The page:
That’s the sad part about it. It also speaks to how important his work was—but it’s also kind of sad that that’s the case.

Yes, yes. And it shows how important it is to step back a bit and try to understand what’s going on, and not just follow up whatever is the flavor of the day. You get confused, you don’t understand, in fact, what’s going on. Baldwin had already written those words, 40, 50 years ago. And we should ask ourselves: How come they are so pertinent, so right, so impactful? Because he touches the real problem of this country, in particular—the fact that there are two parallel worlds that exist and never mixed, that we never have that conversation, as they call it, and that the structural reason of discrimination of poverty was never addressed. It’s not because we elected a black president that it will change anything. Baldwin has a quote saying that—because they ask him the question What is it, for you, if we finally will have a black president in this country? He says, “Well, the real question is not who’s going to be the first black president. The real question is, what country is he going to be the president of?” That’s exactly the real question.

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I see parallels between Baldwin and [the first prime minister of the Republic of Congo] Patrice Lumumba, who you did both a documentary on—called Death of a Prophetand then you also, about a decade later, made a feature film [about him]. Do you consider Baldwin to be a prophet?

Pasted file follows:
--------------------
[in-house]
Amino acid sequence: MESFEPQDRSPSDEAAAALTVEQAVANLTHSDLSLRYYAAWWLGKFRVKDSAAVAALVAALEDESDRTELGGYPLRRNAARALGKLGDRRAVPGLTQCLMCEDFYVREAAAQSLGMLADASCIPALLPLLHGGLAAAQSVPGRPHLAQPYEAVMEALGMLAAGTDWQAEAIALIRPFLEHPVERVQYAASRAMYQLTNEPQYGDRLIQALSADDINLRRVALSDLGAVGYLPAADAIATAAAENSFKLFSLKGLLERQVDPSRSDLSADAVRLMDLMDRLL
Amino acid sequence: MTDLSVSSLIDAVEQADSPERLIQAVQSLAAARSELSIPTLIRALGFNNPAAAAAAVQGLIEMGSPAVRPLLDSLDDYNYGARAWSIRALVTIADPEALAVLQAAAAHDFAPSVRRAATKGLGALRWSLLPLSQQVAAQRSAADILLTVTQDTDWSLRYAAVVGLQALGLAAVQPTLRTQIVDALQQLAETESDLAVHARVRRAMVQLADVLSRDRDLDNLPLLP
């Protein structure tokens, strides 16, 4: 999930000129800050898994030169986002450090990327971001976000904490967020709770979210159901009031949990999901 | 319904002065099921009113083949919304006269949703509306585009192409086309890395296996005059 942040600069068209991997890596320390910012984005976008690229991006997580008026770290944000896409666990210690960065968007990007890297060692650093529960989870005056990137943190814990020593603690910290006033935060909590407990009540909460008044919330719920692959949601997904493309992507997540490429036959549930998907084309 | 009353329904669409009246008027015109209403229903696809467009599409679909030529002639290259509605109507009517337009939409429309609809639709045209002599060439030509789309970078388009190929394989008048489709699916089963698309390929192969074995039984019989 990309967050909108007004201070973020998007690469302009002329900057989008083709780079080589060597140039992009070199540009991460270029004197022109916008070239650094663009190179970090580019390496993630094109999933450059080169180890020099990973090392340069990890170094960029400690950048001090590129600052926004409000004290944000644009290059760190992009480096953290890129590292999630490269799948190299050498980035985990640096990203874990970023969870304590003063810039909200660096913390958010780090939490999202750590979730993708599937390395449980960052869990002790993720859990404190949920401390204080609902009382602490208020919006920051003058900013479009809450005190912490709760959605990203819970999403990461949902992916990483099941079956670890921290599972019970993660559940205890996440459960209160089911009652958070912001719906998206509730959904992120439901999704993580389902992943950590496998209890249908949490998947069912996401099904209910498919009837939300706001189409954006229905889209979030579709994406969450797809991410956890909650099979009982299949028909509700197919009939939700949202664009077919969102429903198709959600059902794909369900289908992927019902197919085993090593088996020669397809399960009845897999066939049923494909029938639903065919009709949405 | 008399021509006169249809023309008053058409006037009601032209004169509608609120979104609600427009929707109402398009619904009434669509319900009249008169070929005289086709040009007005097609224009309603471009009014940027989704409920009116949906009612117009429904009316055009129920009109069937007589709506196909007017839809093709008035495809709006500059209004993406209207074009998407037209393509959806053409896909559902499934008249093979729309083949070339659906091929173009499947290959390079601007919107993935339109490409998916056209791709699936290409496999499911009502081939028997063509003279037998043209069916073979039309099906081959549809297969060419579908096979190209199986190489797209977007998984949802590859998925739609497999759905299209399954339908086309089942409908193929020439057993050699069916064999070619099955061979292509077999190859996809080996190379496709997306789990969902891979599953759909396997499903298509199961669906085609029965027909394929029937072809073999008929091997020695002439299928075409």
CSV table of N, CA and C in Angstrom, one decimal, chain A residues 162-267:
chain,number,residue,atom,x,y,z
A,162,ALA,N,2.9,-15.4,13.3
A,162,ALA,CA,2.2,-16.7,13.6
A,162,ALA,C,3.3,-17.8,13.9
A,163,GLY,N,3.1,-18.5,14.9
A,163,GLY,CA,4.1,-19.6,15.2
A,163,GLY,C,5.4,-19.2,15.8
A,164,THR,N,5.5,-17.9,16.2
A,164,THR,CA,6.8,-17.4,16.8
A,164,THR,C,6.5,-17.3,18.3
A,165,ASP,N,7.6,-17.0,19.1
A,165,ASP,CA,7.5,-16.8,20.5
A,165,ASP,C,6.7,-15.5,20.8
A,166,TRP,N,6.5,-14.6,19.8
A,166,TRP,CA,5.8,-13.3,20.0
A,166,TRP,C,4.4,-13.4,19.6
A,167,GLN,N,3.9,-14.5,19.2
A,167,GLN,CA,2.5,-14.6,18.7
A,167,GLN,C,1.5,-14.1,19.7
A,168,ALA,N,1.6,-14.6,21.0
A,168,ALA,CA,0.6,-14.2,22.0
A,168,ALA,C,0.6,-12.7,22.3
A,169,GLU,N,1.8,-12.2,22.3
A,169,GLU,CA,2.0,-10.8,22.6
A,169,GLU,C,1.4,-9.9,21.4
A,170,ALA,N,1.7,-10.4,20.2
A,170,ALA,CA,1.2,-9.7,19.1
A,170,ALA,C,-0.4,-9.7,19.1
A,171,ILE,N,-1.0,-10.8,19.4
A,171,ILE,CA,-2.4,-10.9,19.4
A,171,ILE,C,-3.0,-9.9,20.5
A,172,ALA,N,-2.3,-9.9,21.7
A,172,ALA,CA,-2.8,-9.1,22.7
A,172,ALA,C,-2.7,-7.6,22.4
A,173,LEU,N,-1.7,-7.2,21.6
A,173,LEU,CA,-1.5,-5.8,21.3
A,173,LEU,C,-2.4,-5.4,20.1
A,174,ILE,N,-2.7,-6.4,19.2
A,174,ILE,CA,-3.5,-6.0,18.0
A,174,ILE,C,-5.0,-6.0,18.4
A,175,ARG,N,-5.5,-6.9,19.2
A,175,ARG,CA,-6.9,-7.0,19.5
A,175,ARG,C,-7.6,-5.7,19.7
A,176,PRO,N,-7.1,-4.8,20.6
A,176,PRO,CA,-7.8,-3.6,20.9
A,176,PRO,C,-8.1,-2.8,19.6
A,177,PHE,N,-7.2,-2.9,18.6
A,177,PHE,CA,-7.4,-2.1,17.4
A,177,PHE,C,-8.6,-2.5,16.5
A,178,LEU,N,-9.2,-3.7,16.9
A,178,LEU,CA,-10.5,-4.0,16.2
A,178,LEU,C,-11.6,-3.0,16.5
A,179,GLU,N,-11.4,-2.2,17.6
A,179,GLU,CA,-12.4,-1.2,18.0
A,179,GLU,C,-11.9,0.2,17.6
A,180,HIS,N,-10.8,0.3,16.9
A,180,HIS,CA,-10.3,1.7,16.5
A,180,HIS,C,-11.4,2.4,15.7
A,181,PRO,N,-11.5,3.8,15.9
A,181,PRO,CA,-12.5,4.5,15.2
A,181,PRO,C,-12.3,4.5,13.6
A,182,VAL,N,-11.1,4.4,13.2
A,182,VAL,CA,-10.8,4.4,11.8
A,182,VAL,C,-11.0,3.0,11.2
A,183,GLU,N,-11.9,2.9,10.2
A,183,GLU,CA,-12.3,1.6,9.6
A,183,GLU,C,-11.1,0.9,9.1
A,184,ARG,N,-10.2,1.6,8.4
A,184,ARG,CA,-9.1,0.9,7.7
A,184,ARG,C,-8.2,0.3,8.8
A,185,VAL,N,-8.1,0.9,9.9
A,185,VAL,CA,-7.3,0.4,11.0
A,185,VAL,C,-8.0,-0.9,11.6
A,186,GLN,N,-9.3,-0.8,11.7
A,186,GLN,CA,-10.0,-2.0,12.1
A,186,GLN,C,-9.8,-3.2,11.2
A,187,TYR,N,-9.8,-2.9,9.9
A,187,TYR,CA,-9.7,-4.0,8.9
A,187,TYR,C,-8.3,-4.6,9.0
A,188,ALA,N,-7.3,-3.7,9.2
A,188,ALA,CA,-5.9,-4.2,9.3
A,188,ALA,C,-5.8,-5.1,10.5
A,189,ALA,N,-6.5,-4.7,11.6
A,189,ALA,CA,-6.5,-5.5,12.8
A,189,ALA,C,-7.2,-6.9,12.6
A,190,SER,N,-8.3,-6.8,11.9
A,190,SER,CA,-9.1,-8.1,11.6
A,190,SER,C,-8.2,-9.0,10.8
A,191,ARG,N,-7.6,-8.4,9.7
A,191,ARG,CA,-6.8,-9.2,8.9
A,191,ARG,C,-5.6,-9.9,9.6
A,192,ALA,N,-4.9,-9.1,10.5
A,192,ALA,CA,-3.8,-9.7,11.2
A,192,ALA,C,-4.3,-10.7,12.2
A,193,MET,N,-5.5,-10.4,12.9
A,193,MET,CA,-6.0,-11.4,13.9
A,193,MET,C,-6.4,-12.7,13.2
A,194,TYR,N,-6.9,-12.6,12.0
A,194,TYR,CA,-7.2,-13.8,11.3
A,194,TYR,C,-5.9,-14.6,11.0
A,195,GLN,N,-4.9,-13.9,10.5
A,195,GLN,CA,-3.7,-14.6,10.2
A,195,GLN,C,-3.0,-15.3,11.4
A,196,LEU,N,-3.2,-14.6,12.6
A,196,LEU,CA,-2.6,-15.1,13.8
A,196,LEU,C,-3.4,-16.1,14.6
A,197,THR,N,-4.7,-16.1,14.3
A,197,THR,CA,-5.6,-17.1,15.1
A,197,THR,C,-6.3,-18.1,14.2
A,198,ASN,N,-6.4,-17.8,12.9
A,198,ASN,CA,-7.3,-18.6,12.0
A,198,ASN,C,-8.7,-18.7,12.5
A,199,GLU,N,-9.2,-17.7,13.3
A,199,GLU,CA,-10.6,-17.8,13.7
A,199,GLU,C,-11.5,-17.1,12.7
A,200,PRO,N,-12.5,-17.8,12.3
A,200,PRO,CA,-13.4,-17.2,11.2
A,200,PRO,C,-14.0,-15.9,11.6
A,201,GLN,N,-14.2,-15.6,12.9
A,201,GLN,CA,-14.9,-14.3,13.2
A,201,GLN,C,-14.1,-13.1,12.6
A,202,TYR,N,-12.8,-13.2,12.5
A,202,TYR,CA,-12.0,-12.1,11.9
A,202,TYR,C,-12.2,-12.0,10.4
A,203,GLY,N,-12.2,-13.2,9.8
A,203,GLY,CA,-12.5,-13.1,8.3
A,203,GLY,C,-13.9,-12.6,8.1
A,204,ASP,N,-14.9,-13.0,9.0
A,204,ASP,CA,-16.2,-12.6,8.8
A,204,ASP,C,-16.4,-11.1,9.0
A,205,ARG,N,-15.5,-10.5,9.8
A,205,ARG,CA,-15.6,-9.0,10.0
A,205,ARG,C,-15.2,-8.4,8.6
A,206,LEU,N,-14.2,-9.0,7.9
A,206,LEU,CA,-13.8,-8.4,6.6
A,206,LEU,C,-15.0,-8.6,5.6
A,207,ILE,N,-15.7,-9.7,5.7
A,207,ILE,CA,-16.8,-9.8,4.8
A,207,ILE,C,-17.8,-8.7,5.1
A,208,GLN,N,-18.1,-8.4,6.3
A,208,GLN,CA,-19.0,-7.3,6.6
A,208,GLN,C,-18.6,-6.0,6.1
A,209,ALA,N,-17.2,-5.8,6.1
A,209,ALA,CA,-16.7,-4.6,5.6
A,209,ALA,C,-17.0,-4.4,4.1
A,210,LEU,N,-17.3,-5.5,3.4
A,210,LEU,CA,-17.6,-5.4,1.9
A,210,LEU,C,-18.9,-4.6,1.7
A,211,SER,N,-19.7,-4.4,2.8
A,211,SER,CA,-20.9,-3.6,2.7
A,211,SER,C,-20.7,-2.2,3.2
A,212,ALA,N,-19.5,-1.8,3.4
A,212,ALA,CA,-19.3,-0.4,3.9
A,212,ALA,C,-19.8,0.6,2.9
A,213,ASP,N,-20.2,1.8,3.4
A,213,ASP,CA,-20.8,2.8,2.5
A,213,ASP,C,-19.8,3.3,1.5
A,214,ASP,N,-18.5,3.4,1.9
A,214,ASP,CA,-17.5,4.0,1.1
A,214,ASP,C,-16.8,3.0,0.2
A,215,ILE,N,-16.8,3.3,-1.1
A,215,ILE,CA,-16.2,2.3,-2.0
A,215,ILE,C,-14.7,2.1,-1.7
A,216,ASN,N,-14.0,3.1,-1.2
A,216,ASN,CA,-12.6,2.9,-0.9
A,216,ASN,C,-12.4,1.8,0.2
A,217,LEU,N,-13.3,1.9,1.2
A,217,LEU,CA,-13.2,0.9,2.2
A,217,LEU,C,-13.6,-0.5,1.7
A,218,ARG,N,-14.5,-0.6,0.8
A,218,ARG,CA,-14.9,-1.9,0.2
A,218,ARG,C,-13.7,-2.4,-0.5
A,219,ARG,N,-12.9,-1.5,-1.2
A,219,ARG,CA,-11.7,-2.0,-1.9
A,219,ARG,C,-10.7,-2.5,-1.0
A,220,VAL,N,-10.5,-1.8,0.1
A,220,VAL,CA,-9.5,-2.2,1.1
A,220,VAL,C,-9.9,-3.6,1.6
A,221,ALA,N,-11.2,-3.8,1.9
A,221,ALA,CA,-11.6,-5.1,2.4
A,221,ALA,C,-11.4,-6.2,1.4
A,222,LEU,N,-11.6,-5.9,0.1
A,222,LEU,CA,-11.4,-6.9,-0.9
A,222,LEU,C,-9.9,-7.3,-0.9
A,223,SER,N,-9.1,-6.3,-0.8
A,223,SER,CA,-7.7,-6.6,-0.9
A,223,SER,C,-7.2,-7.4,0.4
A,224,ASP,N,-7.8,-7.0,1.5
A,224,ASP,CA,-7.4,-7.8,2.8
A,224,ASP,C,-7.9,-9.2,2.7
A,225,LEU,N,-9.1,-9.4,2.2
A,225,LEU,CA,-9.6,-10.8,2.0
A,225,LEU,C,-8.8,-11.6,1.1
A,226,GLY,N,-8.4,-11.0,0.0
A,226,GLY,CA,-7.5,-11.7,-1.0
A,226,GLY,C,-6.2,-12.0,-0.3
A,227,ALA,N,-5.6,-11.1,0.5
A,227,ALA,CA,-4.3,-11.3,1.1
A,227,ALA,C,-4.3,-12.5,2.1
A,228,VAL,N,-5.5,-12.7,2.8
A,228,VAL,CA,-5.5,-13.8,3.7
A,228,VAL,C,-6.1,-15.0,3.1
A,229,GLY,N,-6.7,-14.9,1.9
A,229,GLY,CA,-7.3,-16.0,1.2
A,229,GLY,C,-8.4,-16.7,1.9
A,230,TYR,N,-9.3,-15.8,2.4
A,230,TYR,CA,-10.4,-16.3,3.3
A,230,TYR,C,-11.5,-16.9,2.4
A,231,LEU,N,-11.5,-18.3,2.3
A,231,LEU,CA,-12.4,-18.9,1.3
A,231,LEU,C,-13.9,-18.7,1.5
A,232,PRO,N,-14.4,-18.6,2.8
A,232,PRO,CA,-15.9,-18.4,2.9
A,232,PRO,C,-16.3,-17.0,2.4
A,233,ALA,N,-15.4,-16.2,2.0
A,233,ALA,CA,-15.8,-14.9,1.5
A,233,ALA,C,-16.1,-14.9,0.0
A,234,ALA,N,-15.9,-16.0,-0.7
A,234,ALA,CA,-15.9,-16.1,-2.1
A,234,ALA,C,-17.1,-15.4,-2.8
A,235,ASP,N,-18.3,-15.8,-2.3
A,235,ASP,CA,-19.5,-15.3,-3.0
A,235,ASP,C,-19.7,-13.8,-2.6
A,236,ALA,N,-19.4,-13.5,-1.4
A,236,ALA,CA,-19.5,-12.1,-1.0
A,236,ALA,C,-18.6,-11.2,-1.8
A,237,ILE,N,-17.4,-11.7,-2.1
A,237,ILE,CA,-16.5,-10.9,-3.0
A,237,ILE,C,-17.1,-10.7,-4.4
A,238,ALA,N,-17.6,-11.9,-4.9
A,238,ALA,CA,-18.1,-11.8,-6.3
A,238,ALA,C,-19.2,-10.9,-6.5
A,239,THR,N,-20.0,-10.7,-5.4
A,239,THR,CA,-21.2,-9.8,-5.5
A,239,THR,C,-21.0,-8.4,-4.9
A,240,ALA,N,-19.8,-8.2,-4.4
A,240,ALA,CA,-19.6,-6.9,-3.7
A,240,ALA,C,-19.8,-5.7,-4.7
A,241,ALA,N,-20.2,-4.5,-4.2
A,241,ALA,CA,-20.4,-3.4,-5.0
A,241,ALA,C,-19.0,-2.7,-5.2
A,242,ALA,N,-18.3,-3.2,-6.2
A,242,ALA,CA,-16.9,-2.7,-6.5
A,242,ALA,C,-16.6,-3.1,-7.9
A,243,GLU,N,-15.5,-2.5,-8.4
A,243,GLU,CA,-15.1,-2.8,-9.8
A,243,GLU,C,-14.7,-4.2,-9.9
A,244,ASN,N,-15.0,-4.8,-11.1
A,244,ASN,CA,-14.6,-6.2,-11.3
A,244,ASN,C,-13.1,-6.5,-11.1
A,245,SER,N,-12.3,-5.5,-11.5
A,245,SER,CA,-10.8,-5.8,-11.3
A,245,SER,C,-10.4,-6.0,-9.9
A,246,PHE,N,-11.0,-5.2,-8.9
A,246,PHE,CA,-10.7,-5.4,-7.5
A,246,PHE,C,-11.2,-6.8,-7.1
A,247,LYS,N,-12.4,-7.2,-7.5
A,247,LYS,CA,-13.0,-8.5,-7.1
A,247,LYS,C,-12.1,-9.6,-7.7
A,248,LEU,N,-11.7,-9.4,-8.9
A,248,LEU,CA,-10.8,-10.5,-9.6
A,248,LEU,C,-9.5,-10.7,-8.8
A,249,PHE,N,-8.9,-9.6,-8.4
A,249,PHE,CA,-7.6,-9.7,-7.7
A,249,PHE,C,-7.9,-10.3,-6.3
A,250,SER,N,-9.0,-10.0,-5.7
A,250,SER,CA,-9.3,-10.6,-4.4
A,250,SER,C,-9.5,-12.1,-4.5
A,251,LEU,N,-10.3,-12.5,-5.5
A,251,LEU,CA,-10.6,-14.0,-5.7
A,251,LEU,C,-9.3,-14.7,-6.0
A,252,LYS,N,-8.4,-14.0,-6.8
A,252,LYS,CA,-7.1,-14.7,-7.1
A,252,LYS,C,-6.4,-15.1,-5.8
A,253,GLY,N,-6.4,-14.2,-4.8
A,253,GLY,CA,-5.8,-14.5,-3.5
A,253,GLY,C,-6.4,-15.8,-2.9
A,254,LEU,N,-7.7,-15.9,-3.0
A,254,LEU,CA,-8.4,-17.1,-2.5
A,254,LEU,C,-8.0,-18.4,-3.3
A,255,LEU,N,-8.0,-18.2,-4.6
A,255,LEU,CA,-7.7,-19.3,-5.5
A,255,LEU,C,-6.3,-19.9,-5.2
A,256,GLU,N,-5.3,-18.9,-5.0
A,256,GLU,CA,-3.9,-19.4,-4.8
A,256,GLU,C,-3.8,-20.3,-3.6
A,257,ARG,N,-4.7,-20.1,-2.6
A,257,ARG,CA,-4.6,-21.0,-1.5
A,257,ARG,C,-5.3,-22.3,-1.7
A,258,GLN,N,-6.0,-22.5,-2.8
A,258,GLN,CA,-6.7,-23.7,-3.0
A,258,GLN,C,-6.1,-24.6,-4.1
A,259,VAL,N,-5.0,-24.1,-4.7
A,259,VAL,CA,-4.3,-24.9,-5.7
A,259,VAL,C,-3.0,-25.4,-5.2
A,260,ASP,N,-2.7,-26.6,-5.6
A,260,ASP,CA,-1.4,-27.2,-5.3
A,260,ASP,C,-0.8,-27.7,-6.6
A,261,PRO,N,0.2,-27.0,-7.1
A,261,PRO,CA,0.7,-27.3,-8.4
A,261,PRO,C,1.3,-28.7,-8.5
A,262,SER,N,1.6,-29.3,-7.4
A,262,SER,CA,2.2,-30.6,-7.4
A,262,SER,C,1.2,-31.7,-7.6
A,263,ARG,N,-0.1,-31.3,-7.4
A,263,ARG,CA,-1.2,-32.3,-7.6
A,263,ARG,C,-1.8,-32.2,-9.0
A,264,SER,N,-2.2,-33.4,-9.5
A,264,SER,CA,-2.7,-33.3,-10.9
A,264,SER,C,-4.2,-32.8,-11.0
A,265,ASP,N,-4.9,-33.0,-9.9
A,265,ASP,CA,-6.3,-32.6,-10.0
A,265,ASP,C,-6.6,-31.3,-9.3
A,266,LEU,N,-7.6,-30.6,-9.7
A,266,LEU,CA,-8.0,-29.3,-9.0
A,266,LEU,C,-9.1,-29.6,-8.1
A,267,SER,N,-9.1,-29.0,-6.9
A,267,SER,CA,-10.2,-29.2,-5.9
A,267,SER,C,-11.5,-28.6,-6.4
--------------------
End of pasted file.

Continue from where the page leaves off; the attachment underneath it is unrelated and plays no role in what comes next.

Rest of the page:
He behaved like a prophet, because his words are so strong. His words have survived him. He was a preacher at the age of 14, so he learned how to speak to people and how to speak to adults and how to not only be himself but also to be above himself and above everything else—to have a distance from whatever is happening, to find the core of the reality and put it back to you in a way that makes sense.

It’s so true. Ever since I saw your film last week … I went back and reread “The Devil Finds Work,” which a lot of is also weaved into your film. Man, it’s just still so, so relevant—and like you said, very impactful. And what I think is interesting about your film is the fact that his words are really all we hear throughout the film. There are occasions where we have clips of him in the Dick Cavett interviews and doing other speeches, and we might hear other folks asking him questions, but it’s mostly his voice. Why did you choose to use—in addition to “Remember This House”—“The Devil Finds Work” and other excerpts from his later period?